This fact is obscured because the mass is constantly exposed to suggestion. It reads not the news, but the news with an aura of suggestion about it, indicating the line of action to be taken. It hears reports, not objective as the facts are, but already stereotyped to a certain pattern of behavior. Thus the ostensible leader often finds that the real leader is a powerful newspaper proprietor. But if, as in a laboratory, one could remove all suggestion and leading from the experience of a multitude, one would, I think, find something like this: A mass exposed to the same stimuli would develop responses that could theoretically be charted in a polygon of error. There would be a certain group that felt sufficiently alike to be classified together. There would be variants of feeling at both ends. These classifications would tend to harden as individuals in each of the classifications made their reactions vocal. That is to say, when the vague feelings of those who felt vaguely had been put into words, they would know more definitely what they felt, and would then feel it more definitely.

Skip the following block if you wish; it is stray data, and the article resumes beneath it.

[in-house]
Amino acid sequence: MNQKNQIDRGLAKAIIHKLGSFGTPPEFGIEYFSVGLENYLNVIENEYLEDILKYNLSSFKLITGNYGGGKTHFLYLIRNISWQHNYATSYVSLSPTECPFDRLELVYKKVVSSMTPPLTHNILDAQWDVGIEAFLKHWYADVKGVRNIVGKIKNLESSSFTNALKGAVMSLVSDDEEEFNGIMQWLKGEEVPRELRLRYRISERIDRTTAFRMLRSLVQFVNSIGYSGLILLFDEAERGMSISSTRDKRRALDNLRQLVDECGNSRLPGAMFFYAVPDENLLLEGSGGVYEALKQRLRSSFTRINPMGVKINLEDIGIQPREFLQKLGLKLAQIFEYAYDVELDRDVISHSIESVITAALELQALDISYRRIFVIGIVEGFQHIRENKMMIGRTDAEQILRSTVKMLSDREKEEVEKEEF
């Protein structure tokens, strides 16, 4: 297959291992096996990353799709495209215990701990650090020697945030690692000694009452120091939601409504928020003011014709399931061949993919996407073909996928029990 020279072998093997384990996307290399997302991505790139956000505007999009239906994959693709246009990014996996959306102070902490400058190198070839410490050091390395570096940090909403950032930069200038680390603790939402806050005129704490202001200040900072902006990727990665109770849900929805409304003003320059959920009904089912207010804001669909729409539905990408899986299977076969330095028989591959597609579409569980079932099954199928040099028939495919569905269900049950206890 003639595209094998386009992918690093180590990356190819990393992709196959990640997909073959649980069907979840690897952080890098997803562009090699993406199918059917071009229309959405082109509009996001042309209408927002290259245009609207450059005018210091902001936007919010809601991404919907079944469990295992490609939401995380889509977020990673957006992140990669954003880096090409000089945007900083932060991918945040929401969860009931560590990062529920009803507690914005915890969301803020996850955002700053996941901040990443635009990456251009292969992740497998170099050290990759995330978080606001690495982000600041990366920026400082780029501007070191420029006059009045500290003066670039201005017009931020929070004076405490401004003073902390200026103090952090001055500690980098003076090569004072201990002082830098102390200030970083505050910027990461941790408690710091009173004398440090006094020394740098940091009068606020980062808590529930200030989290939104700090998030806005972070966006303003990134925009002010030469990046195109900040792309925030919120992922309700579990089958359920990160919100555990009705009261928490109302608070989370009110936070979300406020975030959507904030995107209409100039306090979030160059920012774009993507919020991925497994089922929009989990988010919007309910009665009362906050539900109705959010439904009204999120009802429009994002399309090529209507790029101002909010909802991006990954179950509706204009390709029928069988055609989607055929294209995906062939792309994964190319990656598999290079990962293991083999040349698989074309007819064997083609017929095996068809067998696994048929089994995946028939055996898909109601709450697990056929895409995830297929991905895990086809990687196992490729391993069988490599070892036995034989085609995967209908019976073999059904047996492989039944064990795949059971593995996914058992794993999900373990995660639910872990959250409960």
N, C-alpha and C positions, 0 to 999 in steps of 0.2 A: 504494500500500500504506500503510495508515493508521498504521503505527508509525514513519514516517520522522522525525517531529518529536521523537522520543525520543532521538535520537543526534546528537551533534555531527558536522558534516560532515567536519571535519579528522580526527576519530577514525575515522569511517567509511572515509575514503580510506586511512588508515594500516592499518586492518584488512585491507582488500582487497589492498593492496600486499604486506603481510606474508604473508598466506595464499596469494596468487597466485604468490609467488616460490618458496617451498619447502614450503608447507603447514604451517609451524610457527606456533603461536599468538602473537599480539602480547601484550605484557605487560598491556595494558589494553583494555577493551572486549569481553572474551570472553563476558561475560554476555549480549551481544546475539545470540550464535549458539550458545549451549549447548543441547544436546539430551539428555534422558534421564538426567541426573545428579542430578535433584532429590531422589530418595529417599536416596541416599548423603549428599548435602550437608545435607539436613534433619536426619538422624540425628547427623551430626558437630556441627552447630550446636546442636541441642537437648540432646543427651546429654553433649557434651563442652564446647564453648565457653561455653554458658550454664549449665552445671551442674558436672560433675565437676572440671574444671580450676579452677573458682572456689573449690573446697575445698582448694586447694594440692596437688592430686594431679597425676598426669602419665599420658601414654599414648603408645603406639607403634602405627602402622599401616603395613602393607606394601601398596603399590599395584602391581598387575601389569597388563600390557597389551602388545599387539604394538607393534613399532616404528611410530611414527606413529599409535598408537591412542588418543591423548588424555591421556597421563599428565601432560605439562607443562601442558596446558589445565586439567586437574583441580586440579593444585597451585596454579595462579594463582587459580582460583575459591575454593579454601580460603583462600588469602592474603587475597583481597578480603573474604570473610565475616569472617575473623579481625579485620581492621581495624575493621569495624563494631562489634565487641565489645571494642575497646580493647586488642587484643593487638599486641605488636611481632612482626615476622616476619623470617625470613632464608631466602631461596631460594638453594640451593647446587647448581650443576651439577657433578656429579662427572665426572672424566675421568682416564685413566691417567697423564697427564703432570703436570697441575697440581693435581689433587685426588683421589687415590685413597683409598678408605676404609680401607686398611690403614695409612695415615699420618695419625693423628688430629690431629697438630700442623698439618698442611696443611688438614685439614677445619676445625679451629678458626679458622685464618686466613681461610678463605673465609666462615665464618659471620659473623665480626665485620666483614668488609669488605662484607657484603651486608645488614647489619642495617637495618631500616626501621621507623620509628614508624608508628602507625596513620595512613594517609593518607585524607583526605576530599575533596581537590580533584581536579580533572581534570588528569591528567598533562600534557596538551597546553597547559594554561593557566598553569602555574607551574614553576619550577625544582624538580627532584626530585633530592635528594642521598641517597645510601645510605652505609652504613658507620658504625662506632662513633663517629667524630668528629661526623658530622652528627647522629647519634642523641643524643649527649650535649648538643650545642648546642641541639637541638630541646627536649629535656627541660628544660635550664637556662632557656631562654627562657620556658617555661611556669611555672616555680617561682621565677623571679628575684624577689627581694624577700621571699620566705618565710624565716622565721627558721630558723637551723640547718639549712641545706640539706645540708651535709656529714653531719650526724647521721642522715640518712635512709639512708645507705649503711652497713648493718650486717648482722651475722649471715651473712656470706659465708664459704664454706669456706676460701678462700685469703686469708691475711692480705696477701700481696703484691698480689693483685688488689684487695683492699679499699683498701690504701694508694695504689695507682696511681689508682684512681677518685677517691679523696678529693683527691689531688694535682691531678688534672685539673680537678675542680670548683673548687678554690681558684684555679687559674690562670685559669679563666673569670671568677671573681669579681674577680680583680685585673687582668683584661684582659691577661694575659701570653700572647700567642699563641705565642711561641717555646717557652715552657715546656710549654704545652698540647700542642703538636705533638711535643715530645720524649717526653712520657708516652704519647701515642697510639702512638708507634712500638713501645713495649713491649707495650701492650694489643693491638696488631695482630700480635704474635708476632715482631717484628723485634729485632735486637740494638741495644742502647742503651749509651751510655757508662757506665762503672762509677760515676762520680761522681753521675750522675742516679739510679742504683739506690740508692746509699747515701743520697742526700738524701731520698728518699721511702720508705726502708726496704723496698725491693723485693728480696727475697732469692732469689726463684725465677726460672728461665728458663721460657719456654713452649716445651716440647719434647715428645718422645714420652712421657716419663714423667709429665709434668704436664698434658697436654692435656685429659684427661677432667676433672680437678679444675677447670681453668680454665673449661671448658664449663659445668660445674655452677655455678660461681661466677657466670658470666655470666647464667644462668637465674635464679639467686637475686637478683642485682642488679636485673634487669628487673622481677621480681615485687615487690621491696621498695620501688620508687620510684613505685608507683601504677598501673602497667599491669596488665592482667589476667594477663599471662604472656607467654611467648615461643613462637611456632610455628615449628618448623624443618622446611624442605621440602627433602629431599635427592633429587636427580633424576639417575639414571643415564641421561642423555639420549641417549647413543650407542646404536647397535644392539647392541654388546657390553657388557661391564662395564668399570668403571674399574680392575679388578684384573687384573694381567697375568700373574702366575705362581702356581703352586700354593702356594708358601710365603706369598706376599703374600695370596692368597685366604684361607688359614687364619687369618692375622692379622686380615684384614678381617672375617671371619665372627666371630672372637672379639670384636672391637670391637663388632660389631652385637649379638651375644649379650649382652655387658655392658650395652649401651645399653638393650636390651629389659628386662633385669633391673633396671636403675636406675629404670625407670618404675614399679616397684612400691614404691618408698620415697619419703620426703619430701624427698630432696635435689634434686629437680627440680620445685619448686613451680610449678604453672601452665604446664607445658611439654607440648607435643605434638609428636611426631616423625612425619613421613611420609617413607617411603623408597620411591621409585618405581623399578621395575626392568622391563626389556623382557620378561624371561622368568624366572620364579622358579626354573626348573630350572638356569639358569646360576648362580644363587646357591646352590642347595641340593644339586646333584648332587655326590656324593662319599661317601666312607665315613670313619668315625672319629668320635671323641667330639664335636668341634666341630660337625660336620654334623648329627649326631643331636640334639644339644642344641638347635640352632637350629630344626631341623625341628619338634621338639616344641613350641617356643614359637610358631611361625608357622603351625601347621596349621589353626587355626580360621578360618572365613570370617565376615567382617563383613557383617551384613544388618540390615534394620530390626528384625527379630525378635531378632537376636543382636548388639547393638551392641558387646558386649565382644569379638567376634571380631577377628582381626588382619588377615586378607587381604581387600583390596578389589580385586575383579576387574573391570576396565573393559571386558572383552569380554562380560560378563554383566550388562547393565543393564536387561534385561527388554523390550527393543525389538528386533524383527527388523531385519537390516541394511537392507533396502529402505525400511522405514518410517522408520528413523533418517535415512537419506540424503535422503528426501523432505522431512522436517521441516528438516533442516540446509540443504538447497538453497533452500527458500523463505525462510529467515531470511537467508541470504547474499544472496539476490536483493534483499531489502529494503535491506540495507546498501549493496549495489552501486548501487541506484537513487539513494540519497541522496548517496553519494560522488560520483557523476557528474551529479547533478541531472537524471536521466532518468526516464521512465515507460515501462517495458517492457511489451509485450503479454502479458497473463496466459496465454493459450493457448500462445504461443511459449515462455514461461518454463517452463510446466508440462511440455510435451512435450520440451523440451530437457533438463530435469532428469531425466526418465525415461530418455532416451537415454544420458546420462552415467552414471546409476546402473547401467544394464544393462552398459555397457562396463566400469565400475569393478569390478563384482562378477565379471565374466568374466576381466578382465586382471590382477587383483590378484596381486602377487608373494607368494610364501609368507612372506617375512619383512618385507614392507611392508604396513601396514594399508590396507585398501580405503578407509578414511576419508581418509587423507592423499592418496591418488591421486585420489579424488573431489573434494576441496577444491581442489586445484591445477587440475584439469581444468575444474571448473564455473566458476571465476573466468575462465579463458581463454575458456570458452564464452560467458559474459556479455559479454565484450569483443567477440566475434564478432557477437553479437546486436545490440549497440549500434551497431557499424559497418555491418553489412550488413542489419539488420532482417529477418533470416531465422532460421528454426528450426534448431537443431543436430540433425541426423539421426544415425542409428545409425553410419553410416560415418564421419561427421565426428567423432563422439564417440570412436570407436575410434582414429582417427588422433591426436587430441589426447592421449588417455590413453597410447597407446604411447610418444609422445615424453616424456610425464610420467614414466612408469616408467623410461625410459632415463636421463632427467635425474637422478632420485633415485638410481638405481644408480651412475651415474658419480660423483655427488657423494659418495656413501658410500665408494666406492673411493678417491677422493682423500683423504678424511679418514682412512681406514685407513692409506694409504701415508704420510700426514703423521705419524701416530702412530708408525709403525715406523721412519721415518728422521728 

Lippmann doesn't take the time to develop this line much further, but I certainly will. He uses this line about who the "real leaders" are, but then separates it from the body politic and positions it as if he's only speaking about politicians.(or to a degree, actual rulers in far off countries) It is my opinion that this entire chapter is a discourse on the true role of journalism. How could anybody so intent on studying public opinion make such an observation that people in the news are the real leaders, but then gloss over it as if it were never said? It's because the surface presentation is not real. Consider the next paragraph following the above quoted: